What keeps you coming back to the job?
I enjoy it. I look forward to it. It's an opportunity to make a difference. Dealing with supervisors is a challenge, but I don't see myself going to the house and planting honeydew melons. I don't think I've reached that stage where I'm ready to take a rocking chair. I still think there's plenty I can do. I've had offers in the private sector, but I'll just stay where I am.
You've fought viciously with supervisors over what you call a broken promise of more patrol vehicles. Tell me about that.
Since I've been elected, the board has never had a policy of buying cars each year in order to retire those vehicles from the fleet that have reached the end of the line and have too much mileage, and that's a shame because with increased mileage comes more maintenance requirements until the maintenance costs become counter-productive. The board always tries to put the sheriff in the position where I have to think about either cutting personnel or buying cars. We're going to have a symbolic bake sale on the grounds of the jail between the Chancery Court building and the courthouse and sell cakes and muffins to try to replace some of our high-mileage patrol cars because the board gave me a zero growth budget and outside that zero-growth budget they promised, they promised, to buy 15 cars this year. We're in November now. Doug Anderson said 'we'll do this and we'll do that,' but what bothers me most is they lied to me. Don't lie to me. Don't change my budget. I'm still distressed over the way that happened, and I want the public to know what they did to the Sheriff's Department.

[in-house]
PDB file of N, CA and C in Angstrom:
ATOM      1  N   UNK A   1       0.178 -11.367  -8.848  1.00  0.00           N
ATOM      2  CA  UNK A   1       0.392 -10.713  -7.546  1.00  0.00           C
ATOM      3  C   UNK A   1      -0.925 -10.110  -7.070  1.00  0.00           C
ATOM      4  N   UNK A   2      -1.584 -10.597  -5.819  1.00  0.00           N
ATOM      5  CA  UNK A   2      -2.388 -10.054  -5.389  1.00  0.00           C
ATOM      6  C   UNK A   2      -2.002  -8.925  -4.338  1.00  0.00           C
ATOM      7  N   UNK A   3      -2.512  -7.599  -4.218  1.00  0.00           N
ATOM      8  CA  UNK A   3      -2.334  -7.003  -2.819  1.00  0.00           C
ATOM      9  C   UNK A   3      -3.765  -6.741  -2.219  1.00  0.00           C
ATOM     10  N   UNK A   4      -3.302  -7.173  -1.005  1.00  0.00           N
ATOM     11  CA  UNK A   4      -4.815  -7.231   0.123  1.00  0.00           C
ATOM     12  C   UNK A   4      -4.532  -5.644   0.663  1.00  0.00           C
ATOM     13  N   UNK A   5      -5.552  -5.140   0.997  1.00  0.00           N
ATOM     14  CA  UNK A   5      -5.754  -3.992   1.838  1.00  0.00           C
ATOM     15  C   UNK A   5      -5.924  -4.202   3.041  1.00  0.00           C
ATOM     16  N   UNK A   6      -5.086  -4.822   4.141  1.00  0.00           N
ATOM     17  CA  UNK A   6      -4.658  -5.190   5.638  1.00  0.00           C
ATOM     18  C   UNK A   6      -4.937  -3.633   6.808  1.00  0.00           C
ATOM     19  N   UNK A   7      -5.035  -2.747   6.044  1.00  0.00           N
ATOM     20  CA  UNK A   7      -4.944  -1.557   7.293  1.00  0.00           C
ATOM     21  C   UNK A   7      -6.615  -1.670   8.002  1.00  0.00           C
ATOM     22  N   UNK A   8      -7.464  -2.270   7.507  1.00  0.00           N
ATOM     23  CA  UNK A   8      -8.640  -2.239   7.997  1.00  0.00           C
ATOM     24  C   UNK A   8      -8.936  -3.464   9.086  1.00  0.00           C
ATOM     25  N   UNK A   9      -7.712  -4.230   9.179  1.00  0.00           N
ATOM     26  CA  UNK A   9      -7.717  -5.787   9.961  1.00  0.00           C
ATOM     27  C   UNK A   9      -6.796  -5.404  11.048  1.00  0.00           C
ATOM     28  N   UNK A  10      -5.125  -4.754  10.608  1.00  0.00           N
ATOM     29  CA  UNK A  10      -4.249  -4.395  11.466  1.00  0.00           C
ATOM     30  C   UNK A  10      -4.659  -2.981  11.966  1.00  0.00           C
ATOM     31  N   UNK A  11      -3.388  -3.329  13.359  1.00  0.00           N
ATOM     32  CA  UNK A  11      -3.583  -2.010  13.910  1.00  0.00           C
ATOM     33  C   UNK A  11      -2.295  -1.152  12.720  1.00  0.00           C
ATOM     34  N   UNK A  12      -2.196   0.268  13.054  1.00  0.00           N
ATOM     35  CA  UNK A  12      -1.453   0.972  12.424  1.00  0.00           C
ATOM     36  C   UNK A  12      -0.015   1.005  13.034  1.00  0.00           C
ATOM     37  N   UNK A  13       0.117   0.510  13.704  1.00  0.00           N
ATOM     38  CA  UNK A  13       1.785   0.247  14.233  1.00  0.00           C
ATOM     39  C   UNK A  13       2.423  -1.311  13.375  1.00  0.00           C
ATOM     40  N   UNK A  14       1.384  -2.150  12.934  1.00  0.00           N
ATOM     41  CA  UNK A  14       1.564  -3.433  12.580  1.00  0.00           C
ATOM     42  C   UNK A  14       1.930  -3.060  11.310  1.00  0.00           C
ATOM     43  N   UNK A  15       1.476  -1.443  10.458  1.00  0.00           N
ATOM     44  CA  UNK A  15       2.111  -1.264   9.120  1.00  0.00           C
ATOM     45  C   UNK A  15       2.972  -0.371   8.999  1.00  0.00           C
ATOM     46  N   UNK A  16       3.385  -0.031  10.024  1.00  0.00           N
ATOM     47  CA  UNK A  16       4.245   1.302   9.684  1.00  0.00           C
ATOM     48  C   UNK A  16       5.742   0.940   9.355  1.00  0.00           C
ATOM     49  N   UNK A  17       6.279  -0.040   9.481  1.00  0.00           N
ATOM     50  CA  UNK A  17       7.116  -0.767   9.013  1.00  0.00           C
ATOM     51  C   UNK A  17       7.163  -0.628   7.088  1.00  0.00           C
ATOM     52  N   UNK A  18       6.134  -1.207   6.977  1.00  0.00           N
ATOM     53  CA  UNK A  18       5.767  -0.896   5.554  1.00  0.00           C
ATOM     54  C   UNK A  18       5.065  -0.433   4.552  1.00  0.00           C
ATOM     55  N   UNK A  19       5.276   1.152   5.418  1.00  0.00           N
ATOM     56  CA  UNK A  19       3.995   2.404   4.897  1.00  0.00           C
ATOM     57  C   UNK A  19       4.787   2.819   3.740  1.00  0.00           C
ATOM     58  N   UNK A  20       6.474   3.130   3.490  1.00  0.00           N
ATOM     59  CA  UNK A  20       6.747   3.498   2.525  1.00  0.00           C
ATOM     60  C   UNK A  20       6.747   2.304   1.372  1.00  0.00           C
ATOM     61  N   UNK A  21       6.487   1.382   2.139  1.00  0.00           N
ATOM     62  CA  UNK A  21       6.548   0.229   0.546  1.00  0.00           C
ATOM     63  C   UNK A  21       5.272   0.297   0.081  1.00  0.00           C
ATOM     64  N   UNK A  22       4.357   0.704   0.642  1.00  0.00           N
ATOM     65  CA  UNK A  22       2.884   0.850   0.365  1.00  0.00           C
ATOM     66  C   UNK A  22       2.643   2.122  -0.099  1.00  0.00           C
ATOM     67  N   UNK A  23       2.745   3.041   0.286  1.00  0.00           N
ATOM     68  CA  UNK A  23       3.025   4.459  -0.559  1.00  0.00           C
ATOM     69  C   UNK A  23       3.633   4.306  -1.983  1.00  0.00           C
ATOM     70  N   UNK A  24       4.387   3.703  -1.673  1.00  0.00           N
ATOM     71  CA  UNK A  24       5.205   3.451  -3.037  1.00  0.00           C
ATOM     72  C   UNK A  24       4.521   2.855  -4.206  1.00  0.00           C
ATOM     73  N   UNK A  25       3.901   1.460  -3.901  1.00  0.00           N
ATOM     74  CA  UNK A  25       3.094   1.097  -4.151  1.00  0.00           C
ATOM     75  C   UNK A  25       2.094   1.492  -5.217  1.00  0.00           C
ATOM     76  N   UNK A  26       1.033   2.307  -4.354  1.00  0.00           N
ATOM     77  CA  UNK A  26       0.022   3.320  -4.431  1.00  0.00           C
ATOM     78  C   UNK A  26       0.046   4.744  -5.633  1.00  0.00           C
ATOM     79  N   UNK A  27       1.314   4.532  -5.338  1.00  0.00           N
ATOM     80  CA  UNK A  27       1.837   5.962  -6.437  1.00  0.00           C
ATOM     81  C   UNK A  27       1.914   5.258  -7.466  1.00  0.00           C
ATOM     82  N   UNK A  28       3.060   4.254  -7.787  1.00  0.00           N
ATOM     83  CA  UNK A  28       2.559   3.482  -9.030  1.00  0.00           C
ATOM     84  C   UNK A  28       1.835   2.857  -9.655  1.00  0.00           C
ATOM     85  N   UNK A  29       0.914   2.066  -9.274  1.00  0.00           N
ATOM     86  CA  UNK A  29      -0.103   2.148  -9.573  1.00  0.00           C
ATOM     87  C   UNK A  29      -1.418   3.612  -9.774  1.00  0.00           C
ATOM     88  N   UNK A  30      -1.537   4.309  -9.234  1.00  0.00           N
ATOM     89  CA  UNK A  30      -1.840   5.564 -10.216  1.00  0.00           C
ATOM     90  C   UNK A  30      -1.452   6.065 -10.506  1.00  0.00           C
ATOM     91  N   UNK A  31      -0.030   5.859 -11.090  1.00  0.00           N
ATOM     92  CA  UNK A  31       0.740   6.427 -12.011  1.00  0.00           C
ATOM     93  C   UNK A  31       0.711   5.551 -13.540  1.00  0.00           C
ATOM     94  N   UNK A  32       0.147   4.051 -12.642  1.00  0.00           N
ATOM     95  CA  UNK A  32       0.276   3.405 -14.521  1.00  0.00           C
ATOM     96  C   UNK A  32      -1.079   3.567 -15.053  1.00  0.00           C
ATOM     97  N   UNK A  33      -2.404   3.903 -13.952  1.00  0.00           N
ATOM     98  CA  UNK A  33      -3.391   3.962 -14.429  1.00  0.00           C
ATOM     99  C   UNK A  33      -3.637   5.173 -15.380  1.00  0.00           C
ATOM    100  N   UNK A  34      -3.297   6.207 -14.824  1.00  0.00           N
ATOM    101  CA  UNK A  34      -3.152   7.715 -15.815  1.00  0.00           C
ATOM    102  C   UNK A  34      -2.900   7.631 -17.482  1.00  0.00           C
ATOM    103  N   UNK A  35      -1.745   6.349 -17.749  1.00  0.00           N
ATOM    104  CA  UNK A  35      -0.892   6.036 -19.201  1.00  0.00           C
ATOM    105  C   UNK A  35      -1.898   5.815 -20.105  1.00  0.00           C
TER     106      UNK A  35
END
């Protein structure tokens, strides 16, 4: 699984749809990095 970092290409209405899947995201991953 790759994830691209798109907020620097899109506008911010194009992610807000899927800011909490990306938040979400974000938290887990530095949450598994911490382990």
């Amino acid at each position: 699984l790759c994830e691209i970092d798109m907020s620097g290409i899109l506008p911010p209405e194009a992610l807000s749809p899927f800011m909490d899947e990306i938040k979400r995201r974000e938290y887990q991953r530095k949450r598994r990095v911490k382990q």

There was a $50,000 donation to a museum in Jackson, but the way I see it, if you don't have the money to budget for public safety, you have no business giving money away. That's at least two patrol cars right there. I had to look around for funding to pay for an investigator in my Crimes Against Children Unit. That really bothers me when we start talking about risking the protection of youth against those who would abuse them.
I think some politicians' priorities need to change. In any society, the need for public safety should be satisfied first, but I think they've lost sight of that. I don't think, really, that they listen to the people sometimes.
There are often complaints of overcrowding at the county jail. Is that the reality?
The law says we're overcrowded, but I think overcrowding isn't the worst of our problems. We're not overcrowded up here, but we have an antiquated facility (county jail) built by morons who didn't do it right. We've got leaky ceilings and sub-par construction. The trailers you see sitting down there at the penal farm house 20 inmates each. There are no bathroom facilities, no showers there. This facility is almost 50 years old and, hell, we've worn it out, and these are not the best conditions to house someone in.
During a tour of the county jail you introduced me to a class of about 20 kids, most under 17, who were waiting for trial and learning high school skills while they waited for their court date. What's the purpose of that?
If we don't do something to try to change people while they're incarcerated, if we don't practice a little behavior modification, if we don't try to educate and train them, there's no meaning to the word rehabilitation. There was only one person in that classroom that there's a possibility that he may not get out again. Everybody else is going to be released at one time or another. It's in our best interest to see that they're better off to function in society then they were when they came in.